Payroll in Italy
The payroll and tax system in Italy is different from many other European countries, making the Italian regulatory environment uniquely challenging to navigate.
In order to administer accurate and compliant payroll in Italy, you’ll need a firm understanding of the regulations that govern payroll processing and reporting.
The euro (EUR) is the official currency of Italy.
There is no required frequency for wage payments in Italy. Wage payments must be accompanied by a payslip that itemizes deductions. Employers may pay by check or direct deposit into a bank account.
Taxes for payroll in Italy
Corporate entities in Italy are subject to an income tax of 24% plus a regional production tax of 3.9%. Non-operating entities are subject to a 34.5% corporate tax rate.
Generally, employee income tax in Italy is assessed on a progressive scale, with rates ranging from 23% to 43% depending on annual income. Current tax brackets include:
- Up to €15,000: 23%
- €15,000 – €28,000: 27%
- €28,000 – €55,000: 38%
- €55,000 – €75,000: 41%
- Over €75,000: 43%
Regions and municipalities collect an additional income tax of up to 2.03% for regions and up to 0.9% for municipalities.
Italian payroll requires that all employment wages, tax and social security contributions are reported in a yearly document called the Certificazione unica dei redditi di lavoro dipendente (CUD). By March of each year, employers must provide all employees with two original CUD documents for the previous reporting year. Each year a new model of the CUD is released by the Ministry of Finance, due to the introduction of new tax provisions.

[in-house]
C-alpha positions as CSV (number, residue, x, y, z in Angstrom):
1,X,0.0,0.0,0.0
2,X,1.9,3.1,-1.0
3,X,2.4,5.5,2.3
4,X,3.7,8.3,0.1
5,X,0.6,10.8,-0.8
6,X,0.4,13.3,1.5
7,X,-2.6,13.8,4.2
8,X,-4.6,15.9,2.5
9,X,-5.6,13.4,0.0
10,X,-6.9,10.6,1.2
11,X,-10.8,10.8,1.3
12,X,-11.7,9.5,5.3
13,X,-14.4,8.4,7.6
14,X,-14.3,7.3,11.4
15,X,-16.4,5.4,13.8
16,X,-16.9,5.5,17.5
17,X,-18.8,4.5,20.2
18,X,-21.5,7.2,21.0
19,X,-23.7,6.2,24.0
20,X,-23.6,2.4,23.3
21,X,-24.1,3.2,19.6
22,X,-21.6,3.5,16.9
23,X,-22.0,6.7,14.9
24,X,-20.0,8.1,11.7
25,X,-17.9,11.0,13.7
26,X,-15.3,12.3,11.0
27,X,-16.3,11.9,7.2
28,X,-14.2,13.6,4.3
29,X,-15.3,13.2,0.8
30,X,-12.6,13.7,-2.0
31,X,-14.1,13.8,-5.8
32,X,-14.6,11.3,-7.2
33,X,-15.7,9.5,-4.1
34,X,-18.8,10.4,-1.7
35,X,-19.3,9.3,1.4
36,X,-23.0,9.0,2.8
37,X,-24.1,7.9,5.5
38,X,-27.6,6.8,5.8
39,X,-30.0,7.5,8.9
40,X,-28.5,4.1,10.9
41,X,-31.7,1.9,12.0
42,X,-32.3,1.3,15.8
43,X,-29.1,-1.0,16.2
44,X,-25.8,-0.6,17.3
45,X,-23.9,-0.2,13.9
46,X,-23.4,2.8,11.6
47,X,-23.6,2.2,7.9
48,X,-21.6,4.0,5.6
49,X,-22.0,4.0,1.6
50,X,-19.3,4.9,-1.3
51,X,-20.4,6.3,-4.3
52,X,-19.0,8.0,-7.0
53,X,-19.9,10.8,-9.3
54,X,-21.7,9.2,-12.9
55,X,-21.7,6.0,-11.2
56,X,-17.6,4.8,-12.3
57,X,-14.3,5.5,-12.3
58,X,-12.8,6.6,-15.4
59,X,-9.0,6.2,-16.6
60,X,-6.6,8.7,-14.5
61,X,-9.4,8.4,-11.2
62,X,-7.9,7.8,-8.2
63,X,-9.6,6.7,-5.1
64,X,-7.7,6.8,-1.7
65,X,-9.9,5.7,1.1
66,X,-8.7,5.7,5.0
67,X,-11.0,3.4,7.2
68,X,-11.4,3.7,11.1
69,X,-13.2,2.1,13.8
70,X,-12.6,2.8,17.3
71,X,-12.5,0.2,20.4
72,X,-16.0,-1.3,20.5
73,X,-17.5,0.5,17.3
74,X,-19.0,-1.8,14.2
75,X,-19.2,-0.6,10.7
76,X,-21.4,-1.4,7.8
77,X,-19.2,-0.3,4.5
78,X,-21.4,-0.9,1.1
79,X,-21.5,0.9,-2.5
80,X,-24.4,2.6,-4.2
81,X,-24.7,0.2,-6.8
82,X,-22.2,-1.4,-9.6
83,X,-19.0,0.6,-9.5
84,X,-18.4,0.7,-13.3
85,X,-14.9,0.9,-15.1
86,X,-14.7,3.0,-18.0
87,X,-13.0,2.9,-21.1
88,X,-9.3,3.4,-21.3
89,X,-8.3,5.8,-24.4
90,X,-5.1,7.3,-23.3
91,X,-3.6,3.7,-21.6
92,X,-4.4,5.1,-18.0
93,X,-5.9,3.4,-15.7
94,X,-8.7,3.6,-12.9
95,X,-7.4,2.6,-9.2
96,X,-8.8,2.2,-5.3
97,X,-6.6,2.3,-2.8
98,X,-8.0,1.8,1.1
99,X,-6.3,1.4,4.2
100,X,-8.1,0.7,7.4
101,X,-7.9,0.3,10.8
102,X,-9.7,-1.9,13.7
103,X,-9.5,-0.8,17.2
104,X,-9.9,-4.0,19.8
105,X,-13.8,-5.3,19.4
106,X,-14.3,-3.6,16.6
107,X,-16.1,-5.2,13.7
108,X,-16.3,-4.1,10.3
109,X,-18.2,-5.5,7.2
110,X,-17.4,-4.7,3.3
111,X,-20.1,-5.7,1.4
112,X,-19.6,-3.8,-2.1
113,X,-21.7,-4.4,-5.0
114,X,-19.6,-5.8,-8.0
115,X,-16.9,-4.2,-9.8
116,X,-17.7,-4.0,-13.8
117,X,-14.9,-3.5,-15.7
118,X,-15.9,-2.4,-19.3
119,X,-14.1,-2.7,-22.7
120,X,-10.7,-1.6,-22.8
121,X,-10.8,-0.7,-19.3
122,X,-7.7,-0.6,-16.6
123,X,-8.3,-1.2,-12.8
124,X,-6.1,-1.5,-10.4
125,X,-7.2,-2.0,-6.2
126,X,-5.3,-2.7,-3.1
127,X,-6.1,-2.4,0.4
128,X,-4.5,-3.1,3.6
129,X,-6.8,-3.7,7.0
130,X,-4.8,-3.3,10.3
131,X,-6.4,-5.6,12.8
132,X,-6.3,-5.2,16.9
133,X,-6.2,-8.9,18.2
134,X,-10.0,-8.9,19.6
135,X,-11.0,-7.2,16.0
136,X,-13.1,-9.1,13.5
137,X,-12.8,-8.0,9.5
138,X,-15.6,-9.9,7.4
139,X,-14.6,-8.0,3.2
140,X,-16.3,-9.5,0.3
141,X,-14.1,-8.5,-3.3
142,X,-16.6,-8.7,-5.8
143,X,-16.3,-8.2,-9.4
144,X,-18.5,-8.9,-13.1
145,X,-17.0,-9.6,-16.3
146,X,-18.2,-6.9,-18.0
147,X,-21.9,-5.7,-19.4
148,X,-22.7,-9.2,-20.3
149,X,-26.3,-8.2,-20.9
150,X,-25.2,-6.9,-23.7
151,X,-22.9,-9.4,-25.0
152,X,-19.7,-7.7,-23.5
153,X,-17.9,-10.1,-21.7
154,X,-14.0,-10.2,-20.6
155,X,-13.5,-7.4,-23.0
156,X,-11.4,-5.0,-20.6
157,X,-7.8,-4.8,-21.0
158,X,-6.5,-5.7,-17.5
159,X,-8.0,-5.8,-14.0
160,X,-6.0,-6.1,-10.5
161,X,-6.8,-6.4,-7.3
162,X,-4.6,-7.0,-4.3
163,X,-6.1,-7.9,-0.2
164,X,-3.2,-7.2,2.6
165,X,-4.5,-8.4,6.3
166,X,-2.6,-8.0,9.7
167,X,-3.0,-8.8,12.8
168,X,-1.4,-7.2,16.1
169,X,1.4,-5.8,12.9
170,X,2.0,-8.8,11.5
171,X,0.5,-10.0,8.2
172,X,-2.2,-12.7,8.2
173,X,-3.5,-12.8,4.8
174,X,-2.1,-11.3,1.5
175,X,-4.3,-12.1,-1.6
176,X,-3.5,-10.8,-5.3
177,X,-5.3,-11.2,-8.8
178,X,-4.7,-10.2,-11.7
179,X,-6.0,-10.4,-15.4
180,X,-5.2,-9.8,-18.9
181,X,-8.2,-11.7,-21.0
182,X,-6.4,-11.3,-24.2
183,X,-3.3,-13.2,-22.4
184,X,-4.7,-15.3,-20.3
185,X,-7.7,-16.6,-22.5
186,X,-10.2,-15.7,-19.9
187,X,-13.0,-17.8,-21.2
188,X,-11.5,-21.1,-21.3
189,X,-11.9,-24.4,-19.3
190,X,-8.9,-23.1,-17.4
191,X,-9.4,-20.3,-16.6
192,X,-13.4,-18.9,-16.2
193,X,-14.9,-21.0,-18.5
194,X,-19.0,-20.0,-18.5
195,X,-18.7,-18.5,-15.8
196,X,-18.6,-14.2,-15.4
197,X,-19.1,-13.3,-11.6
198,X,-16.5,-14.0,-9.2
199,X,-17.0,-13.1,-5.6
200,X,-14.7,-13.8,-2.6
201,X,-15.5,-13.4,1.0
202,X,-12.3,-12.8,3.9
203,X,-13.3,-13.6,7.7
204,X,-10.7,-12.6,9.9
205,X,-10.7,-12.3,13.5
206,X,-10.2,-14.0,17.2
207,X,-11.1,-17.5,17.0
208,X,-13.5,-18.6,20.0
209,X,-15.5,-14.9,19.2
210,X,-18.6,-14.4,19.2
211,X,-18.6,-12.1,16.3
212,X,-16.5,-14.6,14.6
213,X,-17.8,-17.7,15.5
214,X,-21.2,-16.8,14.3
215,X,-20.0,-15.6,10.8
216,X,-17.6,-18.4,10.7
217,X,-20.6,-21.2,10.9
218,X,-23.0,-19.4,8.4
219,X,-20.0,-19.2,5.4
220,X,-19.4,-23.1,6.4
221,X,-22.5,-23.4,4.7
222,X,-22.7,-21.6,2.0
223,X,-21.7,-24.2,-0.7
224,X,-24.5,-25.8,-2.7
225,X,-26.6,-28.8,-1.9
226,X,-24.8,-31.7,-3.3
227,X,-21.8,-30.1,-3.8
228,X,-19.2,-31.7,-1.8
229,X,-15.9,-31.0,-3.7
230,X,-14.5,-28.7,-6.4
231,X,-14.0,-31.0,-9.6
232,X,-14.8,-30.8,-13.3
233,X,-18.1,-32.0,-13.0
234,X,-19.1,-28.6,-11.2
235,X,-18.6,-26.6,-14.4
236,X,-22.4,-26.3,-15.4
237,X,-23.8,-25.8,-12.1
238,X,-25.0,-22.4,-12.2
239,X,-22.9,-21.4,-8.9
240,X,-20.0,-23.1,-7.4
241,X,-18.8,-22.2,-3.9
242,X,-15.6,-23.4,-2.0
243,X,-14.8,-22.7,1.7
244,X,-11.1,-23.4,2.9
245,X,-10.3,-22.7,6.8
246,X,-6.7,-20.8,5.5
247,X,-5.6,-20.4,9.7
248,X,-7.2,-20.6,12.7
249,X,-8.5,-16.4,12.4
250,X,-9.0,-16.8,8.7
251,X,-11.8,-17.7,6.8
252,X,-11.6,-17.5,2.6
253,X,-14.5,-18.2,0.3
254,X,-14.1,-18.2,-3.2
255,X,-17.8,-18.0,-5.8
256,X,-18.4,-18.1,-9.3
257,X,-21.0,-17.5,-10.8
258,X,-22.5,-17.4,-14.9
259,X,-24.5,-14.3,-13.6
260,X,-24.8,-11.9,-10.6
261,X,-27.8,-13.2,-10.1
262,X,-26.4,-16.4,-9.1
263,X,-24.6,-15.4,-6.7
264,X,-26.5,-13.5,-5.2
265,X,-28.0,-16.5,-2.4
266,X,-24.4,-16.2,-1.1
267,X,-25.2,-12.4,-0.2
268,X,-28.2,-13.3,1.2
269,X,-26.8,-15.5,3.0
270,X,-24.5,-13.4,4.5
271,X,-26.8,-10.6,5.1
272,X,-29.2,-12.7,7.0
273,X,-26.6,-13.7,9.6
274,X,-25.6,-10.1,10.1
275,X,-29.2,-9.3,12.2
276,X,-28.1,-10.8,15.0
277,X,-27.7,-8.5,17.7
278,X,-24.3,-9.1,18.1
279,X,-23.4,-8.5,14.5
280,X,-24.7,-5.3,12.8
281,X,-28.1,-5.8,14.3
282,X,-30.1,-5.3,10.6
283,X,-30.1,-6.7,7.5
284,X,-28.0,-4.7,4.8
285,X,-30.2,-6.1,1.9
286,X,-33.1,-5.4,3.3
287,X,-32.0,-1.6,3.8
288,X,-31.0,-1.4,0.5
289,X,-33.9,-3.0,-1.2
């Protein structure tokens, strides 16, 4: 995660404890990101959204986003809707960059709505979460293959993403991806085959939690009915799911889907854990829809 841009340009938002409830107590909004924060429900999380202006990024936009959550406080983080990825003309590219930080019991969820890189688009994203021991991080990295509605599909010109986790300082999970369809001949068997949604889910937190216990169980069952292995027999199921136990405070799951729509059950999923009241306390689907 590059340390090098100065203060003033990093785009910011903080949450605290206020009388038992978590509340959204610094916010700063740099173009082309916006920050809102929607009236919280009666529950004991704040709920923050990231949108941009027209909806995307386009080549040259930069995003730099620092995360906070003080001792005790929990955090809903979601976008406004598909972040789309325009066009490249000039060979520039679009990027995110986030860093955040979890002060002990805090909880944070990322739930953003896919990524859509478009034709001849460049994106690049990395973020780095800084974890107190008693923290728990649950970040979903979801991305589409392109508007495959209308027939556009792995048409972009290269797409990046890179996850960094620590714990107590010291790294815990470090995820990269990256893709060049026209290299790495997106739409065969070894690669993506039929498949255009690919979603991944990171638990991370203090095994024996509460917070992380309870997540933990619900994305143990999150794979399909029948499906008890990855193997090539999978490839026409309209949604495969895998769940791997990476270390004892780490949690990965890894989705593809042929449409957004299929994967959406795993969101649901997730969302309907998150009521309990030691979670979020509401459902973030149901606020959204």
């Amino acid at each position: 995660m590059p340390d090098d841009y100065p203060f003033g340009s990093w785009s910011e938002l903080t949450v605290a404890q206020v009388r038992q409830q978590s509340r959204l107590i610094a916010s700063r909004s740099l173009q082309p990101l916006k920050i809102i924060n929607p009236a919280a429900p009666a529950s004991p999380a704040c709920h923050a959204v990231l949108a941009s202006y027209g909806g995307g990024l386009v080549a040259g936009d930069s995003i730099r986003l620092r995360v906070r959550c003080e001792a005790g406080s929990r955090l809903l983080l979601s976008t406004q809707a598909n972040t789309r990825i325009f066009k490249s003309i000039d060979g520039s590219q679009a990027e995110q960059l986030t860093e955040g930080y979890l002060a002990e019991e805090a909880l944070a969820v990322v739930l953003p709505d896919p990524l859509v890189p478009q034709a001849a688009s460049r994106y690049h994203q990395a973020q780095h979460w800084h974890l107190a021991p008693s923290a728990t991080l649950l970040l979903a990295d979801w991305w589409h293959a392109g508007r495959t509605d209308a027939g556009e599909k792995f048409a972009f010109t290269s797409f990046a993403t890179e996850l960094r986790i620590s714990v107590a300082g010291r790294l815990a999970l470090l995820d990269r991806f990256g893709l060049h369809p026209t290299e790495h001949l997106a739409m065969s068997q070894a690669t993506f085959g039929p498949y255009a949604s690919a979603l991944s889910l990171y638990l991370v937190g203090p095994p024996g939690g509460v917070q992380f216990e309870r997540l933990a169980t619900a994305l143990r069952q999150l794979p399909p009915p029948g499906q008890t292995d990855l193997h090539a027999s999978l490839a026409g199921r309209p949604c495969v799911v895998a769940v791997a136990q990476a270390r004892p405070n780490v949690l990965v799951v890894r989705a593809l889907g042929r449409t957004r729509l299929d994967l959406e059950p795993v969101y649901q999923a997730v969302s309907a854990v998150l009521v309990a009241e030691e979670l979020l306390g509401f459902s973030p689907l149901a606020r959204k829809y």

Employees and employers contribute to the social security system, which funds social programs such as pensions; disability; benefits for sick leave, maternity and parental leave; workers’ compensation; and unemployment benefits. The National Health Service is financed separately through general taxation.
Generally, employers contribute 35% of gross earnings. Employee contribution rates vary by employment category, but the common rate is 10% of gross earnings.
Contribution rates for social taxes include:
- Pension:19% for employees; 23.81% for employers
- Sick leave: No employee contribution; 22% to 2.44% for employers
- Maternity leave: No employee contribution; 46% to 0.24% for employers
- Workers’ compensation: No employee contribution; 04% to 1.3% for employers, according to an assessed degree of risk
- Unemployment: No employee contribution; 1.61% for employers
- Family allowances: No employee contribution; 0.68% for employers
Additionally, executives and their employers make contributions to supplementary pension funds and health care funds. These supplementary funds may have their own deadlines for payment of contributions.
Employee compensation and benefits in Italy
In Italy, employment contracts are ruled by collective bargaining agreements, locally known as Contrattto Collettivo Nazionale del Lavoro (CCNL). These agreements have a big impact on the structure of payroll in Italy, as they define the general rules of employment and individual employment contracts cannot deviate from these rules.
When processing Italian payroll, you’ll need to consider the following employment regulations:
Partner with Safeguard Global for your payroll in Italy
- Comply with Italian labor laws and regulations
- Deduct the appropriate income, social and other tax withholdings
- Ensure your employees in Italy are paid accurately and on time
The information provided on or through this website is for informational purposes only and does not constitute legal advice. Safeguard Global expressly disclaims any liability with respect to warranty or representation concerning the information contained herein, including the lost essence, interpretation, accuracy and/or completeness of the information in transit and language translation.
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